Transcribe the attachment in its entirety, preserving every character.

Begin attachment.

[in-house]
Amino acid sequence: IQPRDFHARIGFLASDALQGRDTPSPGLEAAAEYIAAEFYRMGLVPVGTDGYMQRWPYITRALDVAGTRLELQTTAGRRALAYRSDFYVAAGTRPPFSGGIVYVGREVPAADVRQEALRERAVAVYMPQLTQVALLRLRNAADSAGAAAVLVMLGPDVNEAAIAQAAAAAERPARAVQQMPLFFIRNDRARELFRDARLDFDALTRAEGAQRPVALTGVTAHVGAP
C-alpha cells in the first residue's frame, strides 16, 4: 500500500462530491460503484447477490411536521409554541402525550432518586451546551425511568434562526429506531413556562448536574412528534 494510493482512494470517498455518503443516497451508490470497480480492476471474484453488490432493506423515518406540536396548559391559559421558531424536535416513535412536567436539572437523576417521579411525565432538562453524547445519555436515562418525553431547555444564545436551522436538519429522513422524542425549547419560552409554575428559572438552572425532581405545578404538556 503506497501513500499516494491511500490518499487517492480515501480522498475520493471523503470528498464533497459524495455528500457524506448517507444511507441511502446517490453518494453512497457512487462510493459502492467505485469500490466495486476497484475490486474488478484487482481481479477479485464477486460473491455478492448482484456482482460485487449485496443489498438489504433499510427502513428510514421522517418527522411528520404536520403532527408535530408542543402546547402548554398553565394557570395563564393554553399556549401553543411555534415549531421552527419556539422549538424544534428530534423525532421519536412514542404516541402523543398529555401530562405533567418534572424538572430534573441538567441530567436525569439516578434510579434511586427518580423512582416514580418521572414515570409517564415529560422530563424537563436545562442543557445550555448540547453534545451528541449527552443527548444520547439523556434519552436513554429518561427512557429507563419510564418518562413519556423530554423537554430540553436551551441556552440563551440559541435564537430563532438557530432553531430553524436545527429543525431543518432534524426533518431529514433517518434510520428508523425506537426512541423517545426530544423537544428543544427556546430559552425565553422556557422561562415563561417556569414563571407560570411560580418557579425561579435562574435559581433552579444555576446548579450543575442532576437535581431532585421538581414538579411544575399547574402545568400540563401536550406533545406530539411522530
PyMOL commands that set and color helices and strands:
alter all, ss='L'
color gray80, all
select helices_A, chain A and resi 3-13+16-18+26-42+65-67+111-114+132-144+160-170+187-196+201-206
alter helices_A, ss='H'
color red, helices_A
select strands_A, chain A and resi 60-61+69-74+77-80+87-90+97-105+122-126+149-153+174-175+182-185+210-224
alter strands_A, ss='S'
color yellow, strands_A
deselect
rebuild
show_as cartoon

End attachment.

[in-house]
Amino acid sequence: IQPRDFHARIGFLASDALQGRDTPSPGLEAAAEYIAAEFYRMGLVPVGTDGYMQRWPYITRALDVAGTRLELQTTAGRRALAYRSDFYVAAGTRPPFSGGIVYVGREVPAADVRQEALRERAVAVYMPQLTQVALLRLRNAADSAGAAAVLVMLGPDVNEAAIAQAAAAAERPARAVQQMPLFFIRNDRARELFRDARLDFDALTRAEGAQRPVALTGVTAHVGAP
C-alpha cells in the first residue's frame, strides 16, 4: 500500500462530491460503484447477490411536521409554541402525550432518586451546551425511568434562526429506531413556562448536574412528534 494510493482512494470517498455518503443516497451508490470497480480492476471474484453488490432493506423515518406540536396548559391559559421558531424536535416513535412536567436539572437523576417521579411525565432538562453524547445519555436515562418525553431547555444564545436551522436538519429522513422524542425549547419560552409554575428559572438552572425532581405545578404538556 503506497501513500499516494491511500490518499487517492480515501480522498475520493471523503470528498464533497459524495455528500457524506448517507444511507441511502446517490453518494453512497457512487462510493459502492467505485469500490466495486476497484475490486474488478484487482481481479477479485464477486460473491455478492448482484456482482460485487449485496443489498438489504433499510427502513428510514421522517418527522411528520404536520403532527408535530408542543402546547402548554398553565394557570395563564393554553399556549401553543411555534415549531421552527419556539422549538424544534428530534423525532421519536412514542404516541402523543398529555401530562405533567418534572424538572430534573441538567441530567436525569439516578434510579434511586427518580423512582416514580418521572414515570409517564415529560422530563424537563436545562442543557445550555448540547453534545451528541449527552443527548444520547439523556434519552436513554429518561427512557429507563419510564418518562413519556423530554423537554430540553436551551441556552440563551440559541435564537430563532438557530432553531430553524436545527429543525431543518432534524426533518431529514433517518434510520428508523425506537426512541423517545426530544423537544428543544427556546430559552425565553422556557422561562415563561417556569414563571407560570411560580418557579425561579435562574435559581433552579444555576446548579450543575442532576437535581431532585421538581414538579411544575399547574402545568400540563401536550406533545406530539411522530
PyMOL commands that set and color helices and strands:
alter all, ss='L'
color gray80, all
select helices_A, chain A and resi 3-13+16-18+26-42+65-67+111-114+132-144+160-170+187-196+201-206
alter helices_A, ss='H'
color red, helices_A
select strands_A, chain A and resi 60-61+69-74+77-80+87-90+97-105+122-126+149-153+174-175+182-185+210-224
alter strands_A, ss='S'
color yellow, strands_A
deselect
rebuild
show_as cartoon